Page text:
Vercelli: Where is it?
Vercelli is a small town in Piedmont, in the northwest of Italy. It has about 45.000 inhabitants and it is the capital of a province characterized by two different extreme territories: a great plain (the beginning of the Padana Valley), strongly shaped over the centuries by rice cultivation, and the picturesque Alpine valley, Valsesia, which culminates at 4554 meters at the Capanna Margherita, atop Mount Rosa.
Which kind of place is Vercelli?
From a landscape point of view, the most fascinating element is based on a special system of canals, deeply exploited by rice cultivation, mostly deriving from the Cavour Canal, one of the first pieces of infrastructure after Italian Unification (1866). This system of irrigation creates an unusual network, unique worldwide, exploiting water elevation differences and thus not requiring water pumps help.
Between April and May, rice field flooding results in a spectacular landscape, creating an almost hypnotic experience for visitors. But you can enjoy “the gentle plain” even in springtime, or in the fall, during rice harvesting. From a varying degree, summer and winter, offer unexpected beautiful days, where the skyline and big spaces meet the circle of the Alps.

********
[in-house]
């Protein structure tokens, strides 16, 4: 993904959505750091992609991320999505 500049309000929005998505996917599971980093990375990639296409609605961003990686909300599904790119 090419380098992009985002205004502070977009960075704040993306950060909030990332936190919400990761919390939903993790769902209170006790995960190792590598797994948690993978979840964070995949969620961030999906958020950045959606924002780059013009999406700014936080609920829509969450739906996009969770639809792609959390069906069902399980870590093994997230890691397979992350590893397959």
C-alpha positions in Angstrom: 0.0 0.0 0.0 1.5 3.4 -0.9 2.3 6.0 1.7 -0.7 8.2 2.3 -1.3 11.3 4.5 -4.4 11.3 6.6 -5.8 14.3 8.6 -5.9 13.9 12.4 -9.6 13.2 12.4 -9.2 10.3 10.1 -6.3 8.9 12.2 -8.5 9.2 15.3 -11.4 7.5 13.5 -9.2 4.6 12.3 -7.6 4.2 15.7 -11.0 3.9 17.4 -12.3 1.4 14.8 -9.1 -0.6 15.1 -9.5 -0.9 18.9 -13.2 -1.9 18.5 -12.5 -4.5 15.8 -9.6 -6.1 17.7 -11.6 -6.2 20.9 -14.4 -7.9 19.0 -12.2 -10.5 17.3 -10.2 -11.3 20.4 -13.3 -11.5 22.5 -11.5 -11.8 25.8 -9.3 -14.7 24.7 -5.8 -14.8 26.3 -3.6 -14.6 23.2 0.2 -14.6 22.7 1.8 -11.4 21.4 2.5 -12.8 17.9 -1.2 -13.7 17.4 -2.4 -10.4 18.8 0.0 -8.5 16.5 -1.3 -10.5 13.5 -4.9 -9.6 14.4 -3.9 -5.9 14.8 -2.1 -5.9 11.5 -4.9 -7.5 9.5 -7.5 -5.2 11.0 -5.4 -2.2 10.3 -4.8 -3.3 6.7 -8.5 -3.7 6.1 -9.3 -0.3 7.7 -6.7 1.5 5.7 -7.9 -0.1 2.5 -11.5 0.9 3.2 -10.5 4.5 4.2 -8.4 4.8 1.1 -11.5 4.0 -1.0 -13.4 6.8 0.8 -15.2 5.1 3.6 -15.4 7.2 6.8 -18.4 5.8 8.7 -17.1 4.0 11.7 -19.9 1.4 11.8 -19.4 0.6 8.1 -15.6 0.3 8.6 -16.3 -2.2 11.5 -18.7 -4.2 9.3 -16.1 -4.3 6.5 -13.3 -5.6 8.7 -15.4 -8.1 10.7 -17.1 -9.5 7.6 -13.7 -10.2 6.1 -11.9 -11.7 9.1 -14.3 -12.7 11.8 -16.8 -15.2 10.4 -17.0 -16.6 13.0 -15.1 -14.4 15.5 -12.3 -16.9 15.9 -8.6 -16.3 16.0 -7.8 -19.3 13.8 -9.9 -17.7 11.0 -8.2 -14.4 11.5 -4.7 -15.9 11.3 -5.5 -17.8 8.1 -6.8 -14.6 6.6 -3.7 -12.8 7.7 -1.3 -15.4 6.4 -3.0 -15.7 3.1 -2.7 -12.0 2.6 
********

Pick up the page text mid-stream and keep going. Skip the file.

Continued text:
The dimension of an ideal visit is a mini-tour: starting from the biggest architectures (stately farmsteads as realms, historical canals dating to Leonardo’s time) to a visit to the agricultural farms, where approaching to rice cultivation techniques and indigenous retail, up to a tasting menu in one of the several country “trattoria” restaurants.
Eventually, two places stand out for their natural habitat preservation: the reserve of the Park of “Lame” of Sesia (“lame” are swamp formations or expanses of water deriving from loops abandoned by Sesia river) and the Regional natural Park of “Bosco della Partecipanza” in the town of Trino.
In the name of rice cultivation and the landscape of the canals, its animals and its flora, Vercelli is a twin town with the French one of Arles.
What to do in Vercelli?
There are numerous cultural events throughout the year in proportion to the size of city.
At least two of these enjoy international cosmopolitan fame: the International Music Competition G.B. Viotti, (planned by the historical Società del Quartetto, it is a pioneer event dating back to the early ’50s, along with that of Geneva), and the Festival of Civil Poetry – admitted to UNESCO’s World Poetry Directory – which has awarded the greatest poets from all over the world.